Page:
T.E.R:R.A.I.N - Taranaki Educational Resource: Research, Analysis and Information Network

Wasp (Asian Paper) Polistes chinensis antennalis

Kingdom: Animalia 
Phylum: Arthropoda 
Class: Insecta 
Order: Hymenoptera 
Family: Vespidae 
Subfamily: Polistinae 
Tribe: Polistini 
Genus: Polistes 
Species: Chinensis
Scientific name: Polistes chinensis
Subspecies: Polistes chinensis antennalis
Synonyms: Euodynerus caspicus, Euodynerus caspicus subsp. Astrachanensis, Lionotus cardinalis, Polistes caspicus
Common name: Asian Paper wasp, Chinese paper wasp, Paper wasp.

Polistes chinensis antennalis invaded New Zealand in 1979 (no one is sure how), and by 1990 was widespread. throughout the upper North Island and present as far south as Nelson. As with other invaders, paper wasps can have a negative effect on our environment. They eat native invertebrates and compete with other animals, such as insect-eating birds, for this prey. They also compete with birds, such as tui and bellbirds for nectar and honeydew

Wasps are active from early spring to late summer. Each female wasp is potentially a queen. The one female wasp that becomes dominant assumes the role of queen and is cared for by the others. The other wasps also search for food and care for the wasp larvae. Polistes chinensis colonies are small.
Polistes chinensis have a simple social structure, with only females and males, all help with food gathering, nest building, and producing and rearing young.

Polistes chinensis antennalis are longer and more slender than common and German wasps. Also, unlike common and German wasps, when paper wasps fly they do not hold their legs close to their body. A wasp flying with "long dangly legs" identifies it as a paper wasp.

Polistes chinensis have small honeycomb nests which are made out of wood chewed and moulded by the wasps. They collect the fibre by scraping wooden structures with their mandibles (mouthparts). The wasp then chews the wood and mixes it with saliva. This makes the wood fibre extremely soft and moist. After a period of chewing, the wasp adds the paste to the nest structure and spreads it out with her mandibles and legs. After it thoroughly dries, a type of tough, durable paper is formed. The small, usually less than 20 cm in diameter cells are in a single layer with no outer covering cells where the roof is covered with a shiny secretion that acts as water-proofing. Their nests (combs) hang from small shrubs and trees, fences and walls and often under the eaves of houses.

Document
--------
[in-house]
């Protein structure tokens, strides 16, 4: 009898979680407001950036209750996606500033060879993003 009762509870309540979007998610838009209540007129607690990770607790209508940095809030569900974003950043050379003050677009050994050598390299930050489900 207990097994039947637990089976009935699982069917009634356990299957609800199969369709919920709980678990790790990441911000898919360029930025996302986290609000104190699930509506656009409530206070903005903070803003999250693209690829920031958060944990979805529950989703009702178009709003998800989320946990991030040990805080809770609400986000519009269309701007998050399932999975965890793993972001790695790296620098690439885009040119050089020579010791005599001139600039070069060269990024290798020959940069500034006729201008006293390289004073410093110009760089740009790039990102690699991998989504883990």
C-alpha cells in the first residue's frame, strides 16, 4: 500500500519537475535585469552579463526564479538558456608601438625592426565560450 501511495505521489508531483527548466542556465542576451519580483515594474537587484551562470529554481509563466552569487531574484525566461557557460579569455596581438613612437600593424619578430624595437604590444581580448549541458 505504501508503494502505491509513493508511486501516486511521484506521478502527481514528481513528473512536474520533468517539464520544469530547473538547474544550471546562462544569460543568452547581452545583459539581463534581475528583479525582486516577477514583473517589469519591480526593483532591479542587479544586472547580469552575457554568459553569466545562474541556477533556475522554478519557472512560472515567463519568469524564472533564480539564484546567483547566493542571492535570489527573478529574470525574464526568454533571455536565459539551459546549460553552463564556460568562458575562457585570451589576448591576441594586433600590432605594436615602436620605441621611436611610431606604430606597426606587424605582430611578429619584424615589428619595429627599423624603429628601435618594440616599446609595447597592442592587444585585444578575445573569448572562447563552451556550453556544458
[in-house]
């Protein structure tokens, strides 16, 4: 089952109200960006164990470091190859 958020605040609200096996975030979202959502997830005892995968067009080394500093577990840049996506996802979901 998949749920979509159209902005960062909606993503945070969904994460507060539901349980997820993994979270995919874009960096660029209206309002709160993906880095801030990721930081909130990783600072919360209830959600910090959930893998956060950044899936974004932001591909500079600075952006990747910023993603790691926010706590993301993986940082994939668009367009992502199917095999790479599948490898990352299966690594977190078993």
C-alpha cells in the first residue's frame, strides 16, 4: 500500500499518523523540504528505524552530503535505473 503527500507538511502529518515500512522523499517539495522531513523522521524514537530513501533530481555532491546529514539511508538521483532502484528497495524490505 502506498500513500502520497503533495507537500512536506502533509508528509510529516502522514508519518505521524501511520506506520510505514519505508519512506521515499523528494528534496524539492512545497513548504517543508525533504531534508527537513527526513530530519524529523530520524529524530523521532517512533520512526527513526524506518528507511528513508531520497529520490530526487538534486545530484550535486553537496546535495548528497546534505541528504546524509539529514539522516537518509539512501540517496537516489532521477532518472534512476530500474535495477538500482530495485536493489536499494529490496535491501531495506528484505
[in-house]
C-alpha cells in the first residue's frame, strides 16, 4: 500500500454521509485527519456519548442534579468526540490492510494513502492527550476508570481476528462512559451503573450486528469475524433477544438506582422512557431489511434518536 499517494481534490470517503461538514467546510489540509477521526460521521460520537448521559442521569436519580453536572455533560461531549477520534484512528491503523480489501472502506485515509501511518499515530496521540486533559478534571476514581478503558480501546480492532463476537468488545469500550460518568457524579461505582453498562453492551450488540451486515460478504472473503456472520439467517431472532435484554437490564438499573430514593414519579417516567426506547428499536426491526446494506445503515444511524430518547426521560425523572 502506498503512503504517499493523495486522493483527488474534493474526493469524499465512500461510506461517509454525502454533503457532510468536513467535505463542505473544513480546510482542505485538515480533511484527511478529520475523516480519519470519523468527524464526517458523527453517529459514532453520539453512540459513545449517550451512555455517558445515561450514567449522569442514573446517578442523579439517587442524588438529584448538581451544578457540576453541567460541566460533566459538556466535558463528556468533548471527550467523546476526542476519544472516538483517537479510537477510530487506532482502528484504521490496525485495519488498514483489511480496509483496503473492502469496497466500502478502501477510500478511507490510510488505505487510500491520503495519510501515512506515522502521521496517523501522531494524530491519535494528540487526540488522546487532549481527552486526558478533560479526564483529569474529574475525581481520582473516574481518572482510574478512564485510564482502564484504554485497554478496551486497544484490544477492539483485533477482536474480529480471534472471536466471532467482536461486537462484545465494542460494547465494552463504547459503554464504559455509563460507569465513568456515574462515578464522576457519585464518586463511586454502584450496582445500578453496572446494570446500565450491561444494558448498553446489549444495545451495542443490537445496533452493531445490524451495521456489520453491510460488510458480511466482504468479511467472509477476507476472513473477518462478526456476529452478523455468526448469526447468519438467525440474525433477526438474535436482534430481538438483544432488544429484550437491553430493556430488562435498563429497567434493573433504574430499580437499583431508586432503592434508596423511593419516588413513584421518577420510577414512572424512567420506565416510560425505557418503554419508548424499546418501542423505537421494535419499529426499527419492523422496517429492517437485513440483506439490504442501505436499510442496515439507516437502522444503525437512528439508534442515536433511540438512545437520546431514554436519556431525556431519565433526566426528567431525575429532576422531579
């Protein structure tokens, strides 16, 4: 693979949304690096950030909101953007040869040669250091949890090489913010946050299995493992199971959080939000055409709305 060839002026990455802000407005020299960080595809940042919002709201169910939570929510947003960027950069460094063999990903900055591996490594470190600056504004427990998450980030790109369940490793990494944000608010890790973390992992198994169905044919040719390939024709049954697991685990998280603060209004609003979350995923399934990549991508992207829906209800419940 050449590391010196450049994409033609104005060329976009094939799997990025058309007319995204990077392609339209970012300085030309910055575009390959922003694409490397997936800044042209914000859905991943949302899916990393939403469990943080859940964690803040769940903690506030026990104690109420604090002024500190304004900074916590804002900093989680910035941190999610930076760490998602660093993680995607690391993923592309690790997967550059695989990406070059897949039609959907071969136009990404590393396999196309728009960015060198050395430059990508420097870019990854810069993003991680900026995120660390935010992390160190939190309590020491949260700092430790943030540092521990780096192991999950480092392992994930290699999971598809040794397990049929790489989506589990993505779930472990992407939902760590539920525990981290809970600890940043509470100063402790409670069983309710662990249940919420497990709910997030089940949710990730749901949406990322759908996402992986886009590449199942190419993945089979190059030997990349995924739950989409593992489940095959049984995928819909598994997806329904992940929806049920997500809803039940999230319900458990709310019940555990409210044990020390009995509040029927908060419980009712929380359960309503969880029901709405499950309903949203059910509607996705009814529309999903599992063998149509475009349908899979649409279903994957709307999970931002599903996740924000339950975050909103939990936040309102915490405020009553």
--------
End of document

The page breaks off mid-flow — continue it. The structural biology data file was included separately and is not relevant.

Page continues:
A photo of the colouration and patterns of the abdomens of the three main pest wasps in New Zealand.
Head of a female

Head of a male. 

Species identification can also be made by examining their head patterns.
Asian Paper wasp males are distinguished from the female by having a yellow face and ventral surface, and antennae that are recurved (bent backwards). Asian Paper wasp males are usually seen only from mid-March to early April              Female                                             Male & Female                                      Male & Female

Photo showing how the comb is attached to a branch.

A female Polistes chinensis antennalis building a comb (nest)

A wasp chewing building materials and mixing it with saliva before placing it on the comb.

A Polistes chinensis antennalis wasp nest with the newly laid eggs visible. One egg per cell.
One egg per cell

The Polistes chinensis antennalis wasp nest.  The heads of the wasp's grubs can be seen inside each cell

A Polistes chinensis antennalis grub (larva)

Thanks to Wikipedia for text and information: https://creativecommons.org/licenses/by-sa/3.0